Robert W. Irvin

Inducted 2008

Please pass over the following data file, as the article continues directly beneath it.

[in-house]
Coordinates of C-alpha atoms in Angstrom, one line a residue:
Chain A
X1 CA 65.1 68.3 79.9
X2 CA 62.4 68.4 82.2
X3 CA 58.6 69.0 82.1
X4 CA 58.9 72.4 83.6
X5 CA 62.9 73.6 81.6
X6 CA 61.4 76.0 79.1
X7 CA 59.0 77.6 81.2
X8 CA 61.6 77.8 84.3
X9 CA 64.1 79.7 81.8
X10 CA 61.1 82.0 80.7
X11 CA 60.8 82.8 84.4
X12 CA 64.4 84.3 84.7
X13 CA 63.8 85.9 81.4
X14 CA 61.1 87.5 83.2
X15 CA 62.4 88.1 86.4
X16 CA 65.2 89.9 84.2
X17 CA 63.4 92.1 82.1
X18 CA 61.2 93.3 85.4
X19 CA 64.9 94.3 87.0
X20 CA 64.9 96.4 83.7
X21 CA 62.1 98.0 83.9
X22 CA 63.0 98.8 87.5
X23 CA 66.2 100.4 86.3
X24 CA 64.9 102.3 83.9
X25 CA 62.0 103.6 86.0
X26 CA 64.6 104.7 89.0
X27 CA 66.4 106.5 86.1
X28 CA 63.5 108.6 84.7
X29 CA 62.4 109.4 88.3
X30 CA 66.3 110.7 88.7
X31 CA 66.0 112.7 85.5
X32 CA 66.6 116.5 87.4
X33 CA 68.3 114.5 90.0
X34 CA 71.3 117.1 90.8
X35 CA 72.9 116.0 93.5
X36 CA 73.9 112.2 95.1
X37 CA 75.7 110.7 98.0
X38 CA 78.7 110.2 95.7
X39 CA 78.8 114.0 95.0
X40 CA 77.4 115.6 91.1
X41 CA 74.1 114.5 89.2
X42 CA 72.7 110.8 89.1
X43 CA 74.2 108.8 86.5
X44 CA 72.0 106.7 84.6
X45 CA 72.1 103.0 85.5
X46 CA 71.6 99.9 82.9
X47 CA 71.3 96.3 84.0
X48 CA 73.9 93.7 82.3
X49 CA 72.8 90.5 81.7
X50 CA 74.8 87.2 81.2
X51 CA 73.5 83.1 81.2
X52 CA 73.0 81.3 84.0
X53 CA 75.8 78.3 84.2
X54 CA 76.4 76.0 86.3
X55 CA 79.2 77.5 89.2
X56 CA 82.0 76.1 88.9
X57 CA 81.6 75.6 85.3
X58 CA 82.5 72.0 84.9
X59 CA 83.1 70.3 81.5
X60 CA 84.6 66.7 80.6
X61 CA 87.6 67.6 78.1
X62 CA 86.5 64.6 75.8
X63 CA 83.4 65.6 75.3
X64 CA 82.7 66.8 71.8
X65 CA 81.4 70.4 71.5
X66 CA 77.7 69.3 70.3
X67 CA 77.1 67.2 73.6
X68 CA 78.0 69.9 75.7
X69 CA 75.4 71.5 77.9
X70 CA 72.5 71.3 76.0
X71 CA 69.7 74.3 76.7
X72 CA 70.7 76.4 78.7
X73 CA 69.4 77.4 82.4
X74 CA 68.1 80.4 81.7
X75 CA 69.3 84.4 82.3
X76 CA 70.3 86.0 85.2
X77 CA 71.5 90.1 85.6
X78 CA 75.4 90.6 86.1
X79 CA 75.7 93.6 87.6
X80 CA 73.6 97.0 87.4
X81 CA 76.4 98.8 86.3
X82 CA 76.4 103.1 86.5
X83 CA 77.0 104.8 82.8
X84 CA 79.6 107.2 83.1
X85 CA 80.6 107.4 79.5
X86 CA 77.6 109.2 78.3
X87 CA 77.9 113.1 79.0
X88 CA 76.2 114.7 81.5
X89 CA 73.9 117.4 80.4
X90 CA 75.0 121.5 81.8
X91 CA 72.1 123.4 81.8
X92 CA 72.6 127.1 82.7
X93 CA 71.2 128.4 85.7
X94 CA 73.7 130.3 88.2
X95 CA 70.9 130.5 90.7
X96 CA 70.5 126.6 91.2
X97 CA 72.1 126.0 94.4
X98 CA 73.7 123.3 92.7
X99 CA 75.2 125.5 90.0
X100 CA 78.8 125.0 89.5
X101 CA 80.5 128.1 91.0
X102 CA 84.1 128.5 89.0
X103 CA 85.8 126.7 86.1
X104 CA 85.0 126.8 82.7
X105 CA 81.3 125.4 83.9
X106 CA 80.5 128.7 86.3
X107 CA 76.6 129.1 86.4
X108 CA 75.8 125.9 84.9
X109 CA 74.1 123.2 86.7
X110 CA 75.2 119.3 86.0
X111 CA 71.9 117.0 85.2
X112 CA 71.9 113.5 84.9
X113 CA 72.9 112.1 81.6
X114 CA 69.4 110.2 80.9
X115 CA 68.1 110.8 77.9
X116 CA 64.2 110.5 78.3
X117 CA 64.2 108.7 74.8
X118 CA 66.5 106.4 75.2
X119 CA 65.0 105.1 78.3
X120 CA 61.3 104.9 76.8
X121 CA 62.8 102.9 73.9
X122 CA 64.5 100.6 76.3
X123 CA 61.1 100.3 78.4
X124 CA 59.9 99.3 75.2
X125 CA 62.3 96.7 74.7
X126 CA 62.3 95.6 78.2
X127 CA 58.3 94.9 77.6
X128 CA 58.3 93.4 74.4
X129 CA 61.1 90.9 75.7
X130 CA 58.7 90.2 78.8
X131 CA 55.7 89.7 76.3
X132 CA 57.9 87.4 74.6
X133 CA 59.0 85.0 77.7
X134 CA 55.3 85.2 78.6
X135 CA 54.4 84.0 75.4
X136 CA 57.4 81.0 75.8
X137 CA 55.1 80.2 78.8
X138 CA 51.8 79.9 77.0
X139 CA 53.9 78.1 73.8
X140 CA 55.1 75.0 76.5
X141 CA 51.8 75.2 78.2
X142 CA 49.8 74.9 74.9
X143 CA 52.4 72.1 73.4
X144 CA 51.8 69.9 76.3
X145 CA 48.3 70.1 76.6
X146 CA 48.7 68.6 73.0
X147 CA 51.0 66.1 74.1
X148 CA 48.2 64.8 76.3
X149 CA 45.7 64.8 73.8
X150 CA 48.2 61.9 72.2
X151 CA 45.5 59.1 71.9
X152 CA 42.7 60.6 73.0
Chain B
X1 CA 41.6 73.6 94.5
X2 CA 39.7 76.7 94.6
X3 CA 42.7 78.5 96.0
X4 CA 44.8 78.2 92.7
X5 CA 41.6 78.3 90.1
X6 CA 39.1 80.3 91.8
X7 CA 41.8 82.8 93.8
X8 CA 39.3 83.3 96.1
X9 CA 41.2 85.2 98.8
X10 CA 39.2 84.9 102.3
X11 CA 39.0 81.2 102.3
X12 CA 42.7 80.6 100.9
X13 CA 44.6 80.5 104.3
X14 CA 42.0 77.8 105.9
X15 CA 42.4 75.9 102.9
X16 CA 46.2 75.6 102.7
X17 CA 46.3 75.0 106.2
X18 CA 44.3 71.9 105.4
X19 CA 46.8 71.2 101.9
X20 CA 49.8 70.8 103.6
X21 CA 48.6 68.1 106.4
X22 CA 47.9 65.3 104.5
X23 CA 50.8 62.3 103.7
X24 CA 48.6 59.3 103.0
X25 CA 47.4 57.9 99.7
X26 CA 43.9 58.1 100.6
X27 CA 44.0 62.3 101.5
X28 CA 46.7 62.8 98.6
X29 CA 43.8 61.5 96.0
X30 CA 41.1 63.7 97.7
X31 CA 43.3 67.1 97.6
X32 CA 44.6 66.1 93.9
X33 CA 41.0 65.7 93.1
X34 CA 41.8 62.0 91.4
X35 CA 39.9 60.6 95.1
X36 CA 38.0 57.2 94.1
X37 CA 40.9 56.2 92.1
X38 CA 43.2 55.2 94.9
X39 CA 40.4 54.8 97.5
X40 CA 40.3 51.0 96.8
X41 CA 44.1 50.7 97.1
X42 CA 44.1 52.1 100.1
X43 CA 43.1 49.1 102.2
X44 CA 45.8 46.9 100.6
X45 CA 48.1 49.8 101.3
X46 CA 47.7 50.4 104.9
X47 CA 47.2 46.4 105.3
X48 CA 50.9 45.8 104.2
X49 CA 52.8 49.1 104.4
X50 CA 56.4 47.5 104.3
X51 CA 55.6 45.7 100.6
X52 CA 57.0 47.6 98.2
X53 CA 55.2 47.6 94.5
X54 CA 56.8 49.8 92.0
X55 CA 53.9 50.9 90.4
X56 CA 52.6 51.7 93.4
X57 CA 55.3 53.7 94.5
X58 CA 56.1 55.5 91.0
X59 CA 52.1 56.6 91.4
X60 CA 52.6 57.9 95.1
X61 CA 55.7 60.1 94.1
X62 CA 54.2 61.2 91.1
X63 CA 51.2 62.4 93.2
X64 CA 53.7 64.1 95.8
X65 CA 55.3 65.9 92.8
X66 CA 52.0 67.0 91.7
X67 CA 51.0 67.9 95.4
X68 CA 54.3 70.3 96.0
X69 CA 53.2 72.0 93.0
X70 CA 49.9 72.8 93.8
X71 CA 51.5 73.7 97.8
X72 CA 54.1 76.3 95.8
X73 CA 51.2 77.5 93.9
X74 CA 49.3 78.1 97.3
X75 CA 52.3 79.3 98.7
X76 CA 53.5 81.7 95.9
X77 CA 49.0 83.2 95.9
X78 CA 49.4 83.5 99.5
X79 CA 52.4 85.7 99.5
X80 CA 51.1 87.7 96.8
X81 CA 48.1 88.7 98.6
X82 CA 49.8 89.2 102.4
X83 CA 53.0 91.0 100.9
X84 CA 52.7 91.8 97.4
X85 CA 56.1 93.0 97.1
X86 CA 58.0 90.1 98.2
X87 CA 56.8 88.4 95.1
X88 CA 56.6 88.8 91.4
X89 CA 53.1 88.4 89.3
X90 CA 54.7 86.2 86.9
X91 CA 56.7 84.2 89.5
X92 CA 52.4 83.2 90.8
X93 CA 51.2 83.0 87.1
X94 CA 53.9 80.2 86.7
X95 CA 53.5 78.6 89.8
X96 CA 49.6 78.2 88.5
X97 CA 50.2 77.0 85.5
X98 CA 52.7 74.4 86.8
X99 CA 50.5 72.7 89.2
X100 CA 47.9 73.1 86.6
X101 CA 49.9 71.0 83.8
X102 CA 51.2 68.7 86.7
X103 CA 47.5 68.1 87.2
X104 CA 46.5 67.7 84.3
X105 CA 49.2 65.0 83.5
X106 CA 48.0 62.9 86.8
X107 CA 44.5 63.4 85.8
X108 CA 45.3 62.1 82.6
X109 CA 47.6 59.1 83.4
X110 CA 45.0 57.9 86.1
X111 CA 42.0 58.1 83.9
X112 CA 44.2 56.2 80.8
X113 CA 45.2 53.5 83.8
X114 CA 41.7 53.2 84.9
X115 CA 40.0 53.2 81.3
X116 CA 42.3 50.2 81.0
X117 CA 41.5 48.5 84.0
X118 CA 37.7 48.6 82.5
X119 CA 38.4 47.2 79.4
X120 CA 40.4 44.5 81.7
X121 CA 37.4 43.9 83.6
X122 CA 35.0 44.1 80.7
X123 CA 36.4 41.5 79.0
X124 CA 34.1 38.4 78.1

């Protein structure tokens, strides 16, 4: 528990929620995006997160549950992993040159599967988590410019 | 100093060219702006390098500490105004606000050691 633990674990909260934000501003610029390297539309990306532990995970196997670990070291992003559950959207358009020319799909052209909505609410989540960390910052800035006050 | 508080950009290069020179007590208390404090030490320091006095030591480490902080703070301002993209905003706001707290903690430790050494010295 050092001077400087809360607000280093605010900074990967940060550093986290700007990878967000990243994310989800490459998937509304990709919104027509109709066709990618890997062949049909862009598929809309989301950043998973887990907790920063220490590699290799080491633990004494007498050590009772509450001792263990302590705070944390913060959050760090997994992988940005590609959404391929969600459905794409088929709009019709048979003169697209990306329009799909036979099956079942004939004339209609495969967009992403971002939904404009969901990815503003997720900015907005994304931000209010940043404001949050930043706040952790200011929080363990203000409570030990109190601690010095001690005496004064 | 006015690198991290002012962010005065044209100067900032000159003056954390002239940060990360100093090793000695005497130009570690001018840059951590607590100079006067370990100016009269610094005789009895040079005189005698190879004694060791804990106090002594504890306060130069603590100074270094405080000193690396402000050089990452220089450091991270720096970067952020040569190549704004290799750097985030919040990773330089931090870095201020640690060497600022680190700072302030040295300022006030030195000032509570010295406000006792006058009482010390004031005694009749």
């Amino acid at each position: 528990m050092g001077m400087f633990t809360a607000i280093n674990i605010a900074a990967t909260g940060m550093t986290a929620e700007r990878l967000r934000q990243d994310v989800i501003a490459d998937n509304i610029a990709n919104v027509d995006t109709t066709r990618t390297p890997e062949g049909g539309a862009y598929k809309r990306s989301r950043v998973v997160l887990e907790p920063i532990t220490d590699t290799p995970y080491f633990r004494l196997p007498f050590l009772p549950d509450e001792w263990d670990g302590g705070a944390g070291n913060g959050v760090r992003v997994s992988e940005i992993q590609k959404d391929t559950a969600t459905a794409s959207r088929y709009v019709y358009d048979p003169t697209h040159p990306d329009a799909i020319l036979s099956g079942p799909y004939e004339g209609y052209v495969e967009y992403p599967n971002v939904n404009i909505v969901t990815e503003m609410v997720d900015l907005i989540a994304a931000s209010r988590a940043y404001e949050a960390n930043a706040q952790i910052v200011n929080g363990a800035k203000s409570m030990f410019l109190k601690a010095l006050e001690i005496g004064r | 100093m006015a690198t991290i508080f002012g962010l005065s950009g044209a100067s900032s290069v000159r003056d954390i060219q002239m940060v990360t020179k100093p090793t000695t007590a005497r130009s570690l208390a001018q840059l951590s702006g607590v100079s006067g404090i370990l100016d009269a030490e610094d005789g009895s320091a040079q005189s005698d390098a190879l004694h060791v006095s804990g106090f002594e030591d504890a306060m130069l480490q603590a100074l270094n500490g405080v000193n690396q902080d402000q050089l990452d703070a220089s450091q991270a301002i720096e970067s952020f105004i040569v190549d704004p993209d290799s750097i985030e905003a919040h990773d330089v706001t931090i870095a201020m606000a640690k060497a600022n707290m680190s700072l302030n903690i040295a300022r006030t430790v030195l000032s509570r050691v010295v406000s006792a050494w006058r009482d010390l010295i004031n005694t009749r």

Bob Irvin died much too young – at the age of 47 – but not before establishing for himself a reputation as one of the greatest automotive journalists of all time. For Irvin, it was the perfect profession, combining his skills as a writer and investigator, with his love of automobiles. Born in Highland Park, Michigan and raised in Detroit, Robert W. Irvin graduated from University of Detroit High School and attended the University of Detroit. Following military service in Korea, Japan and the Philippines, he became the auto editor for United Press International, rising to the position of Detroit Bureau Chief. He joined the Detroit News in 1965, and worked there for twelve years, where he established himself as one of the most respected auto writers in America. From 1977 until his death three years later in 1980, he worked at Crain Communications, where he served as editor-at-large and associate publisher of Automotive News and AutoWeek magazine. Irvin’s expertise was often tapped into by those seeking an honest and accurate assessment of the industry, and it even landed him a spot on television’s “Meet the Press.” Known to his colleagues as “The Monk” – partly due to his appearance and demeanor, as well as his abstention from tobacco, alcohol and gambling – Newsweek magazine once recognized him as the best newspaperman on the auto beat. It was a title he relished. Irvin’s stories were regarded as the authoritative word on the auto industry and he got his material from the boardroom to the factory floor. He test drove – and wrote about – cars of all makes, and would sometimes venture off to test drive – tongue in cheek – recreational vehicles, buses, even an army tank. He once boasted that he had seven cars in his driveway at the same time, all delivered by the manufacturers in hopes that Irvin would write about them. Irvin accomplished all of this with an incredible work habit, interviewing or writing hour after hour, in the office, out on location, at home, in airplanes, in hotels. He had the ability to write rapidly with little or no revision, often with a telephone tucked under one or both ears. His production was amazing, once landing four separate stories on the front page of the Detroit News on the same day. Bob Irvin’s reputation as a journalist was getting national attention. In 1970, when novelist Arthur Hailey was gathering material for his fictional automotive novel, Wheels, he hired Irvin to provide background material and to read the manuscript for authenticity. In addition to his fee, Irvin was rewarded by being a real-life character in the book, in a section of the book dealing with an automotive press conference. Irvin was also a pioneer in consumer affairs reporting, at a time when corporations were never truly held accountable for their products.In 1971, Irvin received a tip from consumer advocate Ralph Nader, who suspected faulty engine mounts in some Chevrolet models. Not satisfied with Nader’s tip alone, Irvin began his own research, ultimately talking with more than 300 customers who had experienced similar problems. He eventually wrote 35 articles, convincing General Motors to recall 6.7 million units, the largest ever at that time.GM complained that the issue was tried in the press, not the government. Irvin replied, “GM is blaming me for the recall. Well, I’m willing to take the blame – or maybe it’s the credit.” The incident, though, never tarnished the relationship between Irvin and General Motors. Then-GM chairman Thomas Murphy said, “ Bob Irvin was an outstanding reporter. He was one of the best ever to cover the automotive scene. He was tough, but fair. In every way he was a credit to his profession.” Bob Irvin died as anyone would have expected — working – collapsing as he was boarding an airplane in Chicago, headed back to Detroit. His sudden death stunned an entire industry. Lee Iacocca, then-chairman of Chrysler Corporation, said, “Bob Irvin was a real friend. He was as good an automotive journalist as there ever was, and maybe ever will be.”

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